Managua Retreat Continued
Right after lunch, we dove right into classes. We have classes for three days here, from 8am until about 5 or 6pm. The training has a lot of really useful and pertinent information from people living here on the ground. It’s kind of overwhelming and there’s a lot to learn in a short time as well as tons of paperwork (it is the US government!). A lot of the staff running the sessions (Charlas in Spanish) are Nicaraguan locals. We’ve had safety/security sessions as well as medical/health classes. I got my typhoid vaccine yesterday; Hep A and B and rabies to follow. I already had several vaccinations done back in the States. I also got my first dose of anti-malaria prophylaxis, which I have to take twice a week for the next 2.5 years. Supposedly it has a well-known side effect of “enhanced” dreams, i.e. nightmares so vivid you won’t know when you’re awake or asleep. Think Matrix.
We received a sturdy medical kit with all sorts of helpful items (yaay Tylenol and antibiotic ointment!) as well as an emergency diarrhea kit with rehydration salt tablets, electrolyte mix, and a stool sample container. Apparently it’s REALLY common and taking a stool sample to the PC medical office is considered pretty routine. And when it comes out both ends, it’s called the “Double Dragon”- spread the word.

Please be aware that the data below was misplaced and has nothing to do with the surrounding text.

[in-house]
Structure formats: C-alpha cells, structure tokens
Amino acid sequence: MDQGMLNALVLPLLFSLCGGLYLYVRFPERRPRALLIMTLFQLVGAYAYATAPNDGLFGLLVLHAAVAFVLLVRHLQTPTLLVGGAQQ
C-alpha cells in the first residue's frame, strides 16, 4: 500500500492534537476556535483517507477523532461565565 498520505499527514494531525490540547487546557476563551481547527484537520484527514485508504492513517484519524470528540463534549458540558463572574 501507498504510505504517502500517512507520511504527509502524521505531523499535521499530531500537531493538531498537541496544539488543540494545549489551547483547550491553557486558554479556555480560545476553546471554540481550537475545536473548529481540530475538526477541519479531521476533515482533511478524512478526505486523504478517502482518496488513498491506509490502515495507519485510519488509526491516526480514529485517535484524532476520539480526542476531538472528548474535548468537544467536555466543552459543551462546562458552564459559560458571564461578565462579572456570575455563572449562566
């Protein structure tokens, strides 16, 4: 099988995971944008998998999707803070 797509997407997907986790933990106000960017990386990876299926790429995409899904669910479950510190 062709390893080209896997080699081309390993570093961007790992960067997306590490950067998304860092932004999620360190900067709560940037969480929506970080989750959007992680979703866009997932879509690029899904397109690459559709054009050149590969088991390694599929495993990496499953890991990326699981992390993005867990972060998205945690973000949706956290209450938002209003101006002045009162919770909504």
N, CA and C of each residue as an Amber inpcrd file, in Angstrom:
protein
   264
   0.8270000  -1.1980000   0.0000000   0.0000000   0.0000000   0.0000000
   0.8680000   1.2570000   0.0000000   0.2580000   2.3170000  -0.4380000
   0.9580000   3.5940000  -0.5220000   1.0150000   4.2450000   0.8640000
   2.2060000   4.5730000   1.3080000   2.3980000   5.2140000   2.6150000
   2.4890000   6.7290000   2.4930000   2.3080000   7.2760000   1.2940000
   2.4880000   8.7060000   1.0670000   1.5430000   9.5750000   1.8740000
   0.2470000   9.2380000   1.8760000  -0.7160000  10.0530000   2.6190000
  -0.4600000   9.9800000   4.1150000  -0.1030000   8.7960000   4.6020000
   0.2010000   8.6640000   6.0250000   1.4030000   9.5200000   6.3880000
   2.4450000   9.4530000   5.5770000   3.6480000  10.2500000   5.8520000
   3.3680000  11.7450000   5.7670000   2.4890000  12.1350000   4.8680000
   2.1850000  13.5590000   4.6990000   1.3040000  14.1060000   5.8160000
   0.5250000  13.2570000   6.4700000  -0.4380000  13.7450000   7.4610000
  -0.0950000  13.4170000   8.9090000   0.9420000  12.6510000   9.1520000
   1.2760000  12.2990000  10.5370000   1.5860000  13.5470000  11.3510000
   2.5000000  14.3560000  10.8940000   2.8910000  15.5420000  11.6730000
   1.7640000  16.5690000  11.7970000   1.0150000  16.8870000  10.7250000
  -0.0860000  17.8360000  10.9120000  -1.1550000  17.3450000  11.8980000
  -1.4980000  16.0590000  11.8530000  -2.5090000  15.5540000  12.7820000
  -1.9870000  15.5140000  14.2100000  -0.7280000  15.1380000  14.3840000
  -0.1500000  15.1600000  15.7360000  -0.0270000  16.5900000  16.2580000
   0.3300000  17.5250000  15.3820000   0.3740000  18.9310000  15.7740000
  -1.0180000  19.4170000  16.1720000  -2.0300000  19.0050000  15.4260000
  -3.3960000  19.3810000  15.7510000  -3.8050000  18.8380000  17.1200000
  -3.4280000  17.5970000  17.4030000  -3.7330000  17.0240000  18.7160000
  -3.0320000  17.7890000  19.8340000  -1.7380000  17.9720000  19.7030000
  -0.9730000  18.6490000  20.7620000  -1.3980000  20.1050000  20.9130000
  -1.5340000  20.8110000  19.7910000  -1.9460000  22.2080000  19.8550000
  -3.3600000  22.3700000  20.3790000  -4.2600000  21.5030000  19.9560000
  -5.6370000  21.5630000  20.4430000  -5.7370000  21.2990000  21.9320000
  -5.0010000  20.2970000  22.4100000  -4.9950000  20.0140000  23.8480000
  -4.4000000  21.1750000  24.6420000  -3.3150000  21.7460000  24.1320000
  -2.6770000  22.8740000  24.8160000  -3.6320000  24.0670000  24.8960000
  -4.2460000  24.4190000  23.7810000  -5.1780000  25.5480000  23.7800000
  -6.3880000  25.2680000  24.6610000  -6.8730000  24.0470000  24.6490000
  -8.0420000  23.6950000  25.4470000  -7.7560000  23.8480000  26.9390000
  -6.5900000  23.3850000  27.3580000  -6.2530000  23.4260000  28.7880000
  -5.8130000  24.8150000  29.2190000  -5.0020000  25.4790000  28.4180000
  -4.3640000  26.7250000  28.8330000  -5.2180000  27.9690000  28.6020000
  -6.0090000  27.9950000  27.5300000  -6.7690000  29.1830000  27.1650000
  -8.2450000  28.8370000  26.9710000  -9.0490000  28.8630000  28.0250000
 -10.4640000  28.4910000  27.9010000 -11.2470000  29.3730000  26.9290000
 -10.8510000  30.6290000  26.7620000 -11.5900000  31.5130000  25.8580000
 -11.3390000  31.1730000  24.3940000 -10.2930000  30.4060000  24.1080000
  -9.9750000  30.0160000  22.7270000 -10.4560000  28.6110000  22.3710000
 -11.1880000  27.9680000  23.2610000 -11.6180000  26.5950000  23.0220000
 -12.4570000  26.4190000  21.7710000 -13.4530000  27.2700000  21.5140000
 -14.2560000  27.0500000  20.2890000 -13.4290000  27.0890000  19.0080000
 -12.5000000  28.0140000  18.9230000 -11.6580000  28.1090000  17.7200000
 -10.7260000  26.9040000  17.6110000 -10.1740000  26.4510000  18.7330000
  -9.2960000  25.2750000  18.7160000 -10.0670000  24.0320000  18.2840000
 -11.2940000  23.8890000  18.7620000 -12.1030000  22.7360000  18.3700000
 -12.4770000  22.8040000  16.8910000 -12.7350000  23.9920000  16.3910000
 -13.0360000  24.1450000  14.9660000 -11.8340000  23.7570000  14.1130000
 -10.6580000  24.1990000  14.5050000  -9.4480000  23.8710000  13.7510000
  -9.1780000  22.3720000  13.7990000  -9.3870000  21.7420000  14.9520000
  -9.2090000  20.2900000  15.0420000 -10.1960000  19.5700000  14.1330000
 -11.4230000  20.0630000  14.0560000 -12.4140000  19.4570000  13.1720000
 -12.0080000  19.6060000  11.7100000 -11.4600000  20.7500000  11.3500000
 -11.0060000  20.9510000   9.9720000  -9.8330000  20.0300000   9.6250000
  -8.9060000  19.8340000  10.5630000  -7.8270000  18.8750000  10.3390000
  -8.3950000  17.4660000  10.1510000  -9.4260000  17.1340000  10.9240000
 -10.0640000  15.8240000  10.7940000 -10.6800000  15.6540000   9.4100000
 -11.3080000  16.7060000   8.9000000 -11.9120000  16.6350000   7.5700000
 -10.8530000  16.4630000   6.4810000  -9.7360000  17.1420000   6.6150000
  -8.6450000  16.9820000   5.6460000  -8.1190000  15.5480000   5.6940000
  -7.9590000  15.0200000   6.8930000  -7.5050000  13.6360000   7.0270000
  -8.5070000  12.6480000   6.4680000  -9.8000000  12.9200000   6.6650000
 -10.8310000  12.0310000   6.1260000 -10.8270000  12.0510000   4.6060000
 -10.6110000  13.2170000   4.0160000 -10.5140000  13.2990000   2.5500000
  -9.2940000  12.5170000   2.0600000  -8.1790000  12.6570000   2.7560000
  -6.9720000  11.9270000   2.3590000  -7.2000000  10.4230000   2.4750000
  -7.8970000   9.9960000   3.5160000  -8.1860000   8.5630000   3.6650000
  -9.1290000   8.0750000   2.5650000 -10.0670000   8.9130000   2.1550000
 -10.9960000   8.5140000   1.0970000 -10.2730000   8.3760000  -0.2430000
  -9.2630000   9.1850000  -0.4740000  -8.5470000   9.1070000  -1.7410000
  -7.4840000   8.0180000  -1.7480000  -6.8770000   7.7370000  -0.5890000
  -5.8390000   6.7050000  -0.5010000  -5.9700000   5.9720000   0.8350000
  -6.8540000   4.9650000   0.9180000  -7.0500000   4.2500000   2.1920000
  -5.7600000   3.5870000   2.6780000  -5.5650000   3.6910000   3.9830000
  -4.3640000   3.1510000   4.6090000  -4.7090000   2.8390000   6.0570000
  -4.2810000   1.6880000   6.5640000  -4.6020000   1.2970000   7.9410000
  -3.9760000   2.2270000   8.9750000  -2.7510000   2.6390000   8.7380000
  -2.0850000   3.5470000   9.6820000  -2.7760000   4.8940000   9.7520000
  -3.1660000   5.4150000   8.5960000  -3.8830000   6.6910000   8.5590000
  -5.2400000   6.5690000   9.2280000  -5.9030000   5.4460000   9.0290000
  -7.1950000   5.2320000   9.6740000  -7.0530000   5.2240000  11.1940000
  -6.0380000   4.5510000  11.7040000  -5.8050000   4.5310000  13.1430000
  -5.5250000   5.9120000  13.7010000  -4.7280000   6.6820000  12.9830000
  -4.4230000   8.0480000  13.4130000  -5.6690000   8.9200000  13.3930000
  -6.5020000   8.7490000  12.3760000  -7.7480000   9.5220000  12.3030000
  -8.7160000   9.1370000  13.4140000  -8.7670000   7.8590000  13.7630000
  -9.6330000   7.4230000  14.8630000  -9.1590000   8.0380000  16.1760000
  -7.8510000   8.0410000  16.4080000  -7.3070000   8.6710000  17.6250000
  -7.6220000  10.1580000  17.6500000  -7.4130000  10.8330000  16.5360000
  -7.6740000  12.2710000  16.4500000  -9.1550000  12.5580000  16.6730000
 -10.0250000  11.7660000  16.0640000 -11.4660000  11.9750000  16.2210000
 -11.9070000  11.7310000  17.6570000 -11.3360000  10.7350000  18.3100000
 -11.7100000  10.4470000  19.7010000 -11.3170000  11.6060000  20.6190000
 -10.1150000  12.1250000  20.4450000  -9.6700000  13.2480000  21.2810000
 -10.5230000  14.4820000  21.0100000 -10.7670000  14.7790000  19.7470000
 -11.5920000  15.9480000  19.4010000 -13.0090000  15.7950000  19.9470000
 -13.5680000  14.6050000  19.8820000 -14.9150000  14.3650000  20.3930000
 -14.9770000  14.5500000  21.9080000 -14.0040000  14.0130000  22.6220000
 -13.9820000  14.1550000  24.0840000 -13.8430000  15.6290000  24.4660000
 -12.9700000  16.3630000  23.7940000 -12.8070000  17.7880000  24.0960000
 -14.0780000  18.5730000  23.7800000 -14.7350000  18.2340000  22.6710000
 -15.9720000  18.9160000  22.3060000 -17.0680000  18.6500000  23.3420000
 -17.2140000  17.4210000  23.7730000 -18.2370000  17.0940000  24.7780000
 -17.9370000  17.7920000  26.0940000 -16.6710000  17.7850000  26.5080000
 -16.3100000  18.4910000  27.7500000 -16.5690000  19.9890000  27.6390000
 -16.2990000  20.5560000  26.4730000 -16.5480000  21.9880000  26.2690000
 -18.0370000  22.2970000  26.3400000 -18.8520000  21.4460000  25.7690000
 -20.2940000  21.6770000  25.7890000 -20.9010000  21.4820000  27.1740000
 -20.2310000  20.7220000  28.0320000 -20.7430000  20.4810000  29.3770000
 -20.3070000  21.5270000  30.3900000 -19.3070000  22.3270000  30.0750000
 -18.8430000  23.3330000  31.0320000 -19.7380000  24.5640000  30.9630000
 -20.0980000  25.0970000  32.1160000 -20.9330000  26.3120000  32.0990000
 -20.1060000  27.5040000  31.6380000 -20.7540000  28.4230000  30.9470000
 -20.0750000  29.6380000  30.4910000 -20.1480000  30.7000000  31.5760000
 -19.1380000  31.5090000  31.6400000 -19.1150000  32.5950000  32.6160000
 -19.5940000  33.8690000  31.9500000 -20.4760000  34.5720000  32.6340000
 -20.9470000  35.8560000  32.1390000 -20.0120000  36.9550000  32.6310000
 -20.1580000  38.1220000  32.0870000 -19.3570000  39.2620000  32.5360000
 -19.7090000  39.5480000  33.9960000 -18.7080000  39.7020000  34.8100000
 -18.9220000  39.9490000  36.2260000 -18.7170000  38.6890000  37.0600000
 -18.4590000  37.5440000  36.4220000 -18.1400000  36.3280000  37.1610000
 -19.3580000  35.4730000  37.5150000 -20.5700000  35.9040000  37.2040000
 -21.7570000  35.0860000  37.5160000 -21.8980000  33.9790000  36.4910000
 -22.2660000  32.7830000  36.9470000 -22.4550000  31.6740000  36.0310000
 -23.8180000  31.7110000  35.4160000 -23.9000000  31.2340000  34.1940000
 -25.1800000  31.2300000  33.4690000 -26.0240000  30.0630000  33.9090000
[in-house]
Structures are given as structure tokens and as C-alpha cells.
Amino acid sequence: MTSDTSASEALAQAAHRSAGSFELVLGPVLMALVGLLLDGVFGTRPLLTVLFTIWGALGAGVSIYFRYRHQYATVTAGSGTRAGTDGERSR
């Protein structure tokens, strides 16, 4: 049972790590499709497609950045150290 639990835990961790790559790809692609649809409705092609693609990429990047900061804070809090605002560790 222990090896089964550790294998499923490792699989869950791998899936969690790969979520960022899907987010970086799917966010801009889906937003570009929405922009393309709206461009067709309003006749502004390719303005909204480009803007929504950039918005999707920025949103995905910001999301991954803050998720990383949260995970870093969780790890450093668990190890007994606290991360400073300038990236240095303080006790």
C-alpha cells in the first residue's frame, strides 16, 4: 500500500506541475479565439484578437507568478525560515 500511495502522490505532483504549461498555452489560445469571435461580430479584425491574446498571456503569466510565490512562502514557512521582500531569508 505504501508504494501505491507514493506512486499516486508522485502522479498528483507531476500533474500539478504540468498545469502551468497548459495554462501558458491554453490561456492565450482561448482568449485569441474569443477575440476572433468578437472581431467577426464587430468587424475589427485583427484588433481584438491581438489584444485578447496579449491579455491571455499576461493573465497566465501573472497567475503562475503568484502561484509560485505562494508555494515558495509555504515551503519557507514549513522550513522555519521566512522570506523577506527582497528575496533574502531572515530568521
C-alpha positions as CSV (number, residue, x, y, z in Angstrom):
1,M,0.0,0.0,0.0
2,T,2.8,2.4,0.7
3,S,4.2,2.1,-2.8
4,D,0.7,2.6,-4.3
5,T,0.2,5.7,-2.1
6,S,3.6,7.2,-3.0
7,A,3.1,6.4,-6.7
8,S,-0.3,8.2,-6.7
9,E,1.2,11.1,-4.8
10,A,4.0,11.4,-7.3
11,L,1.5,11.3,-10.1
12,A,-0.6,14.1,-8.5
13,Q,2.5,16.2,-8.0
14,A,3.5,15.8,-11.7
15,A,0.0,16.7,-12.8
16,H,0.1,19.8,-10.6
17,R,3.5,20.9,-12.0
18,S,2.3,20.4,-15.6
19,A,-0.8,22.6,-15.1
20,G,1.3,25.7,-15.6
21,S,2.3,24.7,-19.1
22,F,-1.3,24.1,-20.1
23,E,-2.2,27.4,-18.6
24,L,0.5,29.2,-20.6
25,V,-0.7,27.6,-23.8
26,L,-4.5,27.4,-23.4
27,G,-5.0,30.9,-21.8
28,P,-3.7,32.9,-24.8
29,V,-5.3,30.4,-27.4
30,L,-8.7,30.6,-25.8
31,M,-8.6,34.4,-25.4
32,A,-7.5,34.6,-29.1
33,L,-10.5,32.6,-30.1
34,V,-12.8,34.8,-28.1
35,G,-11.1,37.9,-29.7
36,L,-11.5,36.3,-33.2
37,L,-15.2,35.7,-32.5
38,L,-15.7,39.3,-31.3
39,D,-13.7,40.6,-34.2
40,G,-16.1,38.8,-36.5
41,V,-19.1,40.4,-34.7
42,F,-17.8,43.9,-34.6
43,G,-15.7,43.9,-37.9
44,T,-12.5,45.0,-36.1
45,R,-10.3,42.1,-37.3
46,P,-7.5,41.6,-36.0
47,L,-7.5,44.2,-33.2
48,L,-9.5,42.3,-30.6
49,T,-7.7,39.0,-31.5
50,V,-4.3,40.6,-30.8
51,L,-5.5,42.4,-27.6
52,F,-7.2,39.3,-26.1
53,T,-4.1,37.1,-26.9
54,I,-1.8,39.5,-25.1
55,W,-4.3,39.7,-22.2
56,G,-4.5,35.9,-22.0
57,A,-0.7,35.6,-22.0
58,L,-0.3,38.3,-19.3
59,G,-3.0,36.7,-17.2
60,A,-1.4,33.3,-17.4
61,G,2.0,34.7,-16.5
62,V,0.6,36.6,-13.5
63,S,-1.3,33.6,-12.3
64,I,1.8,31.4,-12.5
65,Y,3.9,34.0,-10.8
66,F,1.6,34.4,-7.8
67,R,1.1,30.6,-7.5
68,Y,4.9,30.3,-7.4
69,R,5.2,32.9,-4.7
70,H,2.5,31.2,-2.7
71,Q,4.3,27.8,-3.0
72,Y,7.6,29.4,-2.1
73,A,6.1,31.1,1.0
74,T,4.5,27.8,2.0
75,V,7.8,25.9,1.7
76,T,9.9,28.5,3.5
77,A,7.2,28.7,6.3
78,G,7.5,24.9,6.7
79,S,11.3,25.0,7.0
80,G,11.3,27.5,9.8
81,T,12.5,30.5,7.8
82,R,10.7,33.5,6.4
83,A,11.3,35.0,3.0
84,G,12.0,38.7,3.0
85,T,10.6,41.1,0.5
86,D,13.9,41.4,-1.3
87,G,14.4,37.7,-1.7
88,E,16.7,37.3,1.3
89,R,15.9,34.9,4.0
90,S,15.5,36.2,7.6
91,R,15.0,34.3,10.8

The medical sessions are pretty extensive and it’s hard not to get a little freaked out. Volunteers do die in service but as long as we do what we’re supposed to and follow the medical guidelines (preventative and curative) we should be fine.
Most of us took a siesta before dinner, despite the oppressive humidity. I needed a shower when I woke up but it felt like I’d just had one, eww. We sleep in book beds, four girls (or guys) to a room, on thing foam pads. There is no A/C but it does cool down some at night. We have running water and electricity on the site but there are only three shower stalls for 20 something girls and there is no hot water. An ice cold shower is no more pleasant in the tropics, but by the second night it wasn’t as bad.
So, there are a series of three language assessments and they’re a big deal. We have to meet a minimum standard to pass training (as well as other criteria). After the first assessment we are placed in groups of four in our training towns, somewhere in the Masaya region. I’m not too worried about it- some of the staff and PCVs here said they had little Spanish starting out. The country director even admitted she had zero Spanish when she began training as a volunteer. I know we’re going to learn a lot being immersed in a Spanish-speaking environment for 12 weeks. Even our host families speak no English, so our lingual trials should be a source of amusement for them over the next three months.
I don’t know how the idea got started that Peace Corps drops volunteers off in the middle of nowhere, says “Good luck! See ya in two years!” and drives off. This is some of the most structured, informative, relevant training I’ve ever had… and it’s only been a few days! Who knows how far we’ll come by November 25? (End of training and my birthday- a good omen?)
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